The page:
SANTA ANA, California – A convicted felon from Orange County who used social media to instruct his Instagram followers on how to defraud banks was sentenced today to 90 months in federal prison for conspiring with a bank employee and others to commit a check fraud scheme in which they sought $1.2 million.
Meshach Samuels, 26, of Placentia, was sentenced by United States District Judge Cormac J. Carney, who also ordered him to pay $423,087 in restitution.
Samuels pleaded guilty on May 25 to one count of conspiracy to commit bank fraud and two counts of being a felon in possession of firearms and ammunition.
From May 2021 to March 2022, Samuels urged his Instagram followers to join his Telegram chat groups, where – for a fee of up to thousands of dollars – he would provide instructions on how to recruit accomplices and commit check fraud to steal money from banks.
Samuels and his accomplices would create fraudulent checks drawn on victim accounts, frequently using stolen information obtained from a bank teller and other sources. Samuels’ co-conspirators, with Samuels’ help, would deposit the fraudulent checks into third-party accounts.
Once the check amounts were credited to the third-party accounts, Samuels’ co-conspirators, again with Samuels’ assistance, fraudulently withdrew money in amounts below $10,000 to avoid triggering bank scrutiny. The corrupt bank teller was paid a portion of the cash the conspirators obtained from negotiating fraudulent checks.
This check fraud scheme attempted to obtain at least approximately $1.2 million and caused actual losses of at least $423,087.
Samuels also participated in a scheme in 2021 to defraud the California Employment Development Department (EDD) through the submission of fraudulent applications for pandemic-related unemployment insurance that contained stolen identity information. Those fraudulent applications included information from individuals who resided outside California, were deceased, or who otherwise were not eligible for unemployment insurance. Members of the scheme provided EDD with a set of common mailing addresses they controlled for multiple applications.
After EDD approved the fraudulent applications and disbursed the pandemic benefits to EDD debit accounts, Samuels and his co-schemers used the debit cards to withdraw cash at ATMs.
In total, Samuels caused at least $14,250 in actual losses to EDD.
In addition, Samuels, whose criminal history includes felony convictions in Florida for aggravated battery on a law enforcement official, admitted to unlawfully possessing firearms and ammunition. Specifically, during an August 2021 traffic stop in Costa Mesa, police officers found a firearm and ammunition concealed on his person. In March 2022, federal agents searched Samuels’ residence and seized five firearms and ammunition.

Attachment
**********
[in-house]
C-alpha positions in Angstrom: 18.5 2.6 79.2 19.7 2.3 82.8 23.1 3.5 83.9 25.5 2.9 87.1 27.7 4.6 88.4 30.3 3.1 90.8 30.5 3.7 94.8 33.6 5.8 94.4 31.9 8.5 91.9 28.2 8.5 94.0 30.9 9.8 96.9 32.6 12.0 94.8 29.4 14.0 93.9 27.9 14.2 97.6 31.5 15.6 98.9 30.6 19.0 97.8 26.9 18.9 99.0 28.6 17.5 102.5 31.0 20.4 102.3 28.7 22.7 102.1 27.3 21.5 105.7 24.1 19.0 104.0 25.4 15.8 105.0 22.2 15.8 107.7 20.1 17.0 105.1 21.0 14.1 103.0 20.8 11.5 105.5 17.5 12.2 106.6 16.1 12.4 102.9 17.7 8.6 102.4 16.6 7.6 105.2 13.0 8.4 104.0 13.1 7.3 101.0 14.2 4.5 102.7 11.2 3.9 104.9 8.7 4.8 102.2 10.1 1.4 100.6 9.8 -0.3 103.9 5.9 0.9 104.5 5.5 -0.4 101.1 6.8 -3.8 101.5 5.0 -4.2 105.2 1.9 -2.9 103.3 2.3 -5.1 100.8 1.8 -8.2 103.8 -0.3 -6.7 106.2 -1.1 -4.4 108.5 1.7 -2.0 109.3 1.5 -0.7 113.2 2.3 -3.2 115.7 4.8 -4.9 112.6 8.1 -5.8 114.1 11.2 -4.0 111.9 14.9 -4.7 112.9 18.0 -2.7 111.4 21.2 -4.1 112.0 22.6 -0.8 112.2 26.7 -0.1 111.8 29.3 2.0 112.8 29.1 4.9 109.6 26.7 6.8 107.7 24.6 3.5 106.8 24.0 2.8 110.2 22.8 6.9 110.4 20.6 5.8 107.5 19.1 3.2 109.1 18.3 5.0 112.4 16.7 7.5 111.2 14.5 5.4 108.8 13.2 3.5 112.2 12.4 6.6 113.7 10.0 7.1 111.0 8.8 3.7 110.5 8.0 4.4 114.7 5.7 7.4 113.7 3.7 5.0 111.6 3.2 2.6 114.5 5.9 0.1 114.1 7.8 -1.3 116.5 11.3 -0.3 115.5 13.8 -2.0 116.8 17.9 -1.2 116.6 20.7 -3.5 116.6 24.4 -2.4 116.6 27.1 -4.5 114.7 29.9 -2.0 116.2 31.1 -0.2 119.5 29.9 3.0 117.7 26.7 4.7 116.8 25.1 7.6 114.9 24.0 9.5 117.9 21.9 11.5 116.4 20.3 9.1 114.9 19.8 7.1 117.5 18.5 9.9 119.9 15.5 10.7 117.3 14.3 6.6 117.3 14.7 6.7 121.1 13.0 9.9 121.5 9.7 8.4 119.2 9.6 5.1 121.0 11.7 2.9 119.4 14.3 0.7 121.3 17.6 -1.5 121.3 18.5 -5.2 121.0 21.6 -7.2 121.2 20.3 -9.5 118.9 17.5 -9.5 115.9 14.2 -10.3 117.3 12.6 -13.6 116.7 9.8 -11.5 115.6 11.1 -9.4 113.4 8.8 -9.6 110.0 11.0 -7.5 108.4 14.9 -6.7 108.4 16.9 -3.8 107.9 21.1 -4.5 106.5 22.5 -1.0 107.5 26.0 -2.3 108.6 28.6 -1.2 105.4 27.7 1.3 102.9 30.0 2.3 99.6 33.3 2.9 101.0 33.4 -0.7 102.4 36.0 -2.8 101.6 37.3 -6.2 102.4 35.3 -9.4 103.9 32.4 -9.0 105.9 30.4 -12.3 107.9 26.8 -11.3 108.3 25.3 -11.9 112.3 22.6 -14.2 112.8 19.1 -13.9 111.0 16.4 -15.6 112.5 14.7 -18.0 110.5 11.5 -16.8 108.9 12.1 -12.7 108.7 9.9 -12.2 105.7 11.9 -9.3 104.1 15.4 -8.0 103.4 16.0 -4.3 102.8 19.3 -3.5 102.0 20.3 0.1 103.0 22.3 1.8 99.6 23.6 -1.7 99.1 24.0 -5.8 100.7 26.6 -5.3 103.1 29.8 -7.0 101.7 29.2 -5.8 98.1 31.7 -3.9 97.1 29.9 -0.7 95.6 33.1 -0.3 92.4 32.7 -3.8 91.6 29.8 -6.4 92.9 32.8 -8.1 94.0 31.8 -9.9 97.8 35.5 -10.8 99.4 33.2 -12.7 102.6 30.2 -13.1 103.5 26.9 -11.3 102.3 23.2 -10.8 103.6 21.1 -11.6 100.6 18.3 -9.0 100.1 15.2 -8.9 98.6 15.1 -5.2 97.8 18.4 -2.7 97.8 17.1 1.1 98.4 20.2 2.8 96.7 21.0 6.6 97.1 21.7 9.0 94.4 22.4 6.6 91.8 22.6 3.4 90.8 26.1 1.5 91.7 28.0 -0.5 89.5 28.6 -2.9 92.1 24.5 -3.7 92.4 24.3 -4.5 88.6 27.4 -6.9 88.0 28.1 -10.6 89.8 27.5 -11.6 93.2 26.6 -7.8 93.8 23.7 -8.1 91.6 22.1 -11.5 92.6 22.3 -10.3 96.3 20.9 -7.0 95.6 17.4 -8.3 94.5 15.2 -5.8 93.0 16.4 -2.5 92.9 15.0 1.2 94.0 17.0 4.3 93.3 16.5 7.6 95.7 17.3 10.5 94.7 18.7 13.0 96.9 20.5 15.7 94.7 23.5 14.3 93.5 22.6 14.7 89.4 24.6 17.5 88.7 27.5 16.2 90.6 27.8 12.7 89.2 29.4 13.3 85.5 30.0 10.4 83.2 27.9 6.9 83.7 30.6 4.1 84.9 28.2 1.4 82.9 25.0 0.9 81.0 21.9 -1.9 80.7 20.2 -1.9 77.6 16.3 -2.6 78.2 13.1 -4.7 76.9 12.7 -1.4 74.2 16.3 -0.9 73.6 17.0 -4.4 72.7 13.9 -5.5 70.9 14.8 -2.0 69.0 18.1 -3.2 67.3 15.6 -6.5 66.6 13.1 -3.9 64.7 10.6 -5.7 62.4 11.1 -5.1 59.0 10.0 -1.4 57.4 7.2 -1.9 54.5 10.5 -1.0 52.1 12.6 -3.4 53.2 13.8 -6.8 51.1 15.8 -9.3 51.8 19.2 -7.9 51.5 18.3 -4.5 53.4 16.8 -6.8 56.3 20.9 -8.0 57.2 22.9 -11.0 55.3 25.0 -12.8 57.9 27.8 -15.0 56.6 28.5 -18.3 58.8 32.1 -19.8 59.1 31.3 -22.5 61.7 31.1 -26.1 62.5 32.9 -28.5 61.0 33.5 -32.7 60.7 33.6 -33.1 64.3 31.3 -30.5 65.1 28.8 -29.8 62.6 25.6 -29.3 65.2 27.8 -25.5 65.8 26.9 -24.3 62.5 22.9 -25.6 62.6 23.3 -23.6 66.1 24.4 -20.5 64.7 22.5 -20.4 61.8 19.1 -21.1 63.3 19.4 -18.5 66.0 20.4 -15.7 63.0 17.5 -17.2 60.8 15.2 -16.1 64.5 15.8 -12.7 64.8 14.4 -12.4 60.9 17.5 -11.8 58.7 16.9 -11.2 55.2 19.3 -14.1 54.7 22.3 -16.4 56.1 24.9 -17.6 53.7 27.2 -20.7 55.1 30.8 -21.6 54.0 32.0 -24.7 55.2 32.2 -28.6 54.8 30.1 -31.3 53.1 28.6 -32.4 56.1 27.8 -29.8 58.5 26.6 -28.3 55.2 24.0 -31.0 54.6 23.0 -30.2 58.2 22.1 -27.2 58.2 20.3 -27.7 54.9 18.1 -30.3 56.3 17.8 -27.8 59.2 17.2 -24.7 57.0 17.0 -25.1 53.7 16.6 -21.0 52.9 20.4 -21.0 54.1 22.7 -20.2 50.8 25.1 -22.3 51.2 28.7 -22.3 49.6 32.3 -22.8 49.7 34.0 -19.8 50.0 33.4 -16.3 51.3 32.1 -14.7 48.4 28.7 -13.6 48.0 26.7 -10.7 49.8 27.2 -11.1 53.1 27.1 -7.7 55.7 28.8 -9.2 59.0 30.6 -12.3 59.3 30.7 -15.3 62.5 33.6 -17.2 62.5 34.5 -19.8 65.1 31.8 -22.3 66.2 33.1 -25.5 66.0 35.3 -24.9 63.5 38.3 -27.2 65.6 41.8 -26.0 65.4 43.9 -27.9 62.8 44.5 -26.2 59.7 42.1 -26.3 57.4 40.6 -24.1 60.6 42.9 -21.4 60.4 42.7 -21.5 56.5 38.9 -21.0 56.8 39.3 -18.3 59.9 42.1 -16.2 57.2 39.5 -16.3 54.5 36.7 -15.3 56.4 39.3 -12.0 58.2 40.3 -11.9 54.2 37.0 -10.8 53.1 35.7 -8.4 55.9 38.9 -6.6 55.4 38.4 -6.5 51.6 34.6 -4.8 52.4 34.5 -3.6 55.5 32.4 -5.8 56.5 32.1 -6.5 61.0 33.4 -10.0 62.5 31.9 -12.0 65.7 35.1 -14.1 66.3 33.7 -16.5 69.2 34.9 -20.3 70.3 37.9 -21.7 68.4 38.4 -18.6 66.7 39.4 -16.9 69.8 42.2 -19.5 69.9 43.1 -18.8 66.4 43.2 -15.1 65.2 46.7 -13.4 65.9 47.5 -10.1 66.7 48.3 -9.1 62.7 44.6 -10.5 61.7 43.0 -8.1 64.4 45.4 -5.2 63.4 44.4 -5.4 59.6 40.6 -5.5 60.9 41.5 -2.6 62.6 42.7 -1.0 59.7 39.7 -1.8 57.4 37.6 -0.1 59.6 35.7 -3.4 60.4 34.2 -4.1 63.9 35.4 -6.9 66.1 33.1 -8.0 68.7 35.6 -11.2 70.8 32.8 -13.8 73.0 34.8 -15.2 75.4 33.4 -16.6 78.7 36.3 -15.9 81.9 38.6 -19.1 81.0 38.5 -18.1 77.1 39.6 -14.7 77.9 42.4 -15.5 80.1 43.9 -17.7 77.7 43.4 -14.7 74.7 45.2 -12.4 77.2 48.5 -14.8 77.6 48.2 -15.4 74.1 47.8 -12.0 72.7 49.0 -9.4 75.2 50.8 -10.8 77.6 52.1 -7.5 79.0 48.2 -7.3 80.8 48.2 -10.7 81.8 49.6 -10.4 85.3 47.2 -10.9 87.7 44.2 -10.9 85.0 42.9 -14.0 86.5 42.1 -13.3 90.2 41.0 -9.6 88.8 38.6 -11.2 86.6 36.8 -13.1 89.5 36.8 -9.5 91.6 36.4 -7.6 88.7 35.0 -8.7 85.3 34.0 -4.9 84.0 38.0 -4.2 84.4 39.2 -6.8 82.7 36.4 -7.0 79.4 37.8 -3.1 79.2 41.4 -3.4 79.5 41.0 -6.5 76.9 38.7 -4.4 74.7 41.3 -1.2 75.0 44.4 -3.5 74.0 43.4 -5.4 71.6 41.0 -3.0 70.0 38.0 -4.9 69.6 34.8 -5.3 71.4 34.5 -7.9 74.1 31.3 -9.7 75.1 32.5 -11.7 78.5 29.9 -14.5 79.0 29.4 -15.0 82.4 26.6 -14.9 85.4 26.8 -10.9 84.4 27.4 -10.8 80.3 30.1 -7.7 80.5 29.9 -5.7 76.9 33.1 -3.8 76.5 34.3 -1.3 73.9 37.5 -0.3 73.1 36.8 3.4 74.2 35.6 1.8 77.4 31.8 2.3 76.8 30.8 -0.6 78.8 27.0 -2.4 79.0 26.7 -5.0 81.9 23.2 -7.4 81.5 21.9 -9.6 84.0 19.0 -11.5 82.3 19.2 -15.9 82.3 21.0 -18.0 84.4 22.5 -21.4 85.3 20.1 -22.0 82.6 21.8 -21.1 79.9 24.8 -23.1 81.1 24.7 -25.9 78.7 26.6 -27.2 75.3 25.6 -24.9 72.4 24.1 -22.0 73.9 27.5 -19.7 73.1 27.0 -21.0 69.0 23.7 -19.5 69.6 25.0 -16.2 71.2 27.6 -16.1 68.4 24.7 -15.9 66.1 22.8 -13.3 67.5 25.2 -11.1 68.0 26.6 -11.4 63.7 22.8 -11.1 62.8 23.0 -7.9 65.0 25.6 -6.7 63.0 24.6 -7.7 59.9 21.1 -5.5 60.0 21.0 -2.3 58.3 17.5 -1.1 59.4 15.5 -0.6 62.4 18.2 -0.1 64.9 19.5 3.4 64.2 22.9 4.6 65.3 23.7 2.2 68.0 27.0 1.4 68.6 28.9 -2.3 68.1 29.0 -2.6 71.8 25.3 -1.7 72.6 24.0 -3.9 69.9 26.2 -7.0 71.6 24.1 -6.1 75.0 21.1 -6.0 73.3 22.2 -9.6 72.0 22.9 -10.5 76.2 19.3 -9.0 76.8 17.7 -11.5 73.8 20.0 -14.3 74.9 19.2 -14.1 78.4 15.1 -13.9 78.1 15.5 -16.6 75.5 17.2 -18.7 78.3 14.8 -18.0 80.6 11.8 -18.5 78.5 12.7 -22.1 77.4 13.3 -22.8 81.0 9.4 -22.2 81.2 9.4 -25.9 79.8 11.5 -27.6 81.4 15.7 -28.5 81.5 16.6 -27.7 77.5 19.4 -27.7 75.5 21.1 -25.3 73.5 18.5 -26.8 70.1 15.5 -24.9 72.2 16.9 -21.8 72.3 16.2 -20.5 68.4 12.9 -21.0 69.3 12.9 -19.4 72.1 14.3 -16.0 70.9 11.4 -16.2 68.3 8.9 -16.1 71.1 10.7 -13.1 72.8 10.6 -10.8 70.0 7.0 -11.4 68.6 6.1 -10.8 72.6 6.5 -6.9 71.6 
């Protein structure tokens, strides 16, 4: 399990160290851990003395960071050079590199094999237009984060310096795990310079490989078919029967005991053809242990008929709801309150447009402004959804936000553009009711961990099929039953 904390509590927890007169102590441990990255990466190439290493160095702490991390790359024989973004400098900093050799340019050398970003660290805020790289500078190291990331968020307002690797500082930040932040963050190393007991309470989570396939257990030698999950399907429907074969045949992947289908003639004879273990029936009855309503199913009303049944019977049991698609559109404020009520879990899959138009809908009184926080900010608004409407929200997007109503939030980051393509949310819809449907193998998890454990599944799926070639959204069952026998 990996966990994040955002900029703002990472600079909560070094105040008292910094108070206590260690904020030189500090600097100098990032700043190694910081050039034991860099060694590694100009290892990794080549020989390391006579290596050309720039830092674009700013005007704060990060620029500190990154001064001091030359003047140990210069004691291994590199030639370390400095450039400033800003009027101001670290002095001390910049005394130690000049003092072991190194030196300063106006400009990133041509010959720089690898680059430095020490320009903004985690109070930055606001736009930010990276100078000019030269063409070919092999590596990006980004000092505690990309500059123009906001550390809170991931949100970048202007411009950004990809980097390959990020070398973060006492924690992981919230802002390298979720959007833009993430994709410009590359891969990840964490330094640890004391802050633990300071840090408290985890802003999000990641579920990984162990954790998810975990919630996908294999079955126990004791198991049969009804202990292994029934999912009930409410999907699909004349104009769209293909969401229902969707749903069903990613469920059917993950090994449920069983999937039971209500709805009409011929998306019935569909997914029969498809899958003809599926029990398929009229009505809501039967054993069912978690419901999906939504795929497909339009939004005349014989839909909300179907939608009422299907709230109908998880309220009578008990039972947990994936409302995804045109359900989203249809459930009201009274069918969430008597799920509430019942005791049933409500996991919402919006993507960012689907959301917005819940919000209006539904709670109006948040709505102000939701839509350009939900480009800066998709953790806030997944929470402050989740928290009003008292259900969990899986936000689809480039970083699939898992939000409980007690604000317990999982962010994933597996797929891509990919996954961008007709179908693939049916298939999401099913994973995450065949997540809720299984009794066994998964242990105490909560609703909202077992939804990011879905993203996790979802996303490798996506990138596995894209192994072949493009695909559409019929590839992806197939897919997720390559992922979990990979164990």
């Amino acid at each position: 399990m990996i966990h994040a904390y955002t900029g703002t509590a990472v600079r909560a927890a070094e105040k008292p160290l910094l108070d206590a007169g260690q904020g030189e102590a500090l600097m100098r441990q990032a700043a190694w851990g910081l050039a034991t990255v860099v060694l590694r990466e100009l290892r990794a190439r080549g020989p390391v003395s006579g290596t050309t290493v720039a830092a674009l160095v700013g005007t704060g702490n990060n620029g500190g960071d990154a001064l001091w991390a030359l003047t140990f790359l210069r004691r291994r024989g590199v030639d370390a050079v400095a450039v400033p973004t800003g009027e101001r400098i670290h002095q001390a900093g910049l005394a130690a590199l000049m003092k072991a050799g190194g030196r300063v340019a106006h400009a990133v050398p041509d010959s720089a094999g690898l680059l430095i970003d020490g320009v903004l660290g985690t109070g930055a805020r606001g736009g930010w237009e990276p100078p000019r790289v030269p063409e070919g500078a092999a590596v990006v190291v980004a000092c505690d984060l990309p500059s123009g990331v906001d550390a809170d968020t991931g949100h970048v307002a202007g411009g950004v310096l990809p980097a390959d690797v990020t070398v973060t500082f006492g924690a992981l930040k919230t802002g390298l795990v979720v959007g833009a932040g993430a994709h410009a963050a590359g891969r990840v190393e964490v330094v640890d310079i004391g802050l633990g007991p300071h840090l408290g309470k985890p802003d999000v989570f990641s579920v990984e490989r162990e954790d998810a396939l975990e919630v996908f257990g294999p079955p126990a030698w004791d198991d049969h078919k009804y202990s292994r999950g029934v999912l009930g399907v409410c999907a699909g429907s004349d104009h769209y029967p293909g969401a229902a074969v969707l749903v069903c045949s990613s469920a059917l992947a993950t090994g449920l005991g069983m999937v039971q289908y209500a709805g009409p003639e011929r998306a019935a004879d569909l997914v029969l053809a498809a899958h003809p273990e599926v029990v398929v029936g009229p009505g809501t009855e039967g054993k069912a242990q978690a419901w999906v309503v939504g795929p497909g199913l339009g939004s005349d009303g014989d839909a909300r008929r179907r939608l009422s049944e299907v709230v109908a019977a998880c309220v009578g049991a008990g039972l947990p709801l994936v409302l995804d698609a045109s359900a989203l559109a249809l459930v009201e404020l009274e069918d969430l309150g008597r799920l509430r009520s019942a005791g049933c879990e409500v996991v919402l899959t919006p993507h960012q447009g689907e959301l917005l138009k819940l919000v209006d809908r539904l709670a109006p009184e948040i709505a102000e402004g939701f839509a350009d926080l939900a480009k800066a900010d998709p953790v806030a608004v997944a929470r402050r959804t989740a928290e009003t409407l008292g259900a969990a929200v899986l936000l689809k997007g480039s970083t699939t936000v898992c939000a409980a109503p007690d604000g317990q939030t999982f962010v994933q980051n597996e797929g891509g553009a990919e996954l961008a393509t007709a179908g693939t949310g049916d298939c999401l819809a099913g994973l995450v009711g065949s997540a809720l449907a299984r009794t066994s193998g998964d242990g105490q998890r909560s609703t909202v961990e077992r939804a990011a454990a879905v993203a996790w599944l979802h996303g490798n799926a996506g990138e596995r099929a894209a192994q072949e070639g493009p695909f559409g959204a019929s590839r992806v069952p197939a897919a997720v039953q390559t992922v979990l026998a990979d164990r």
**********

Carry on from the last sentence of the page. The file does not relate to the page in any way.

“As reflected by the voluminous actual and intended losses, [Samuels’] conduct was not the product of a short-term lapse in judgment but was calculated behavior that was mass-marketed on social media and engaged in for months, affecting scores of victims,” prosecutors argued in a sentencing memorandum. “The proceeds of the fraud were used to purchase luxury and high-end items and firearms.”
In a related case, Sasha Lizette Jimenez, 26, Samuels’ former girlfriend, pleaded guilty on May 22 to one count of conspiracy to commit bank fraud for running the EDD fraud scheme in which Samuels participated. Jimenez, who was the conspiracy’s bookkeeper, caused the issuance of at least $2.8 million in fraudulent UI benefit debit cards – and at least $2.3 million was withdrawn from those debit cards. Judge Carney has scheduled a December 4 sentencing hearing for Jimenez.
The investigation into this scheme was conducted by the Los Angeles El Camino Real Financial Crimes Task Force, a multi-agency task force led by Homeland Security Investigations that includes federal and state investigators who are focused on financial crimes in Southern California. The Treasury Inspector General for Tax Administration also participated in this investigation. The Costa Mesa Police Department, the Inglewood Police Department, the Placentia Police Department, the New York City Police Department, and the Miami Beach Police Department provided assistance.
Assistant United States Attorney Rachel N. Agress of the International Narcotics, Money Laundering, and Racketeering Section prosecuted this case.
Anyone with information about allegations of fraud involving COVID-19 can report it by calling the Department of Justice’s National Center for Disaster Fraud Hotline at (866) 720-5721 or via the NCDF Web Complaint Form at: https://www.justice.gov/disaster-fraud/ncdf-disaster-complaint-form.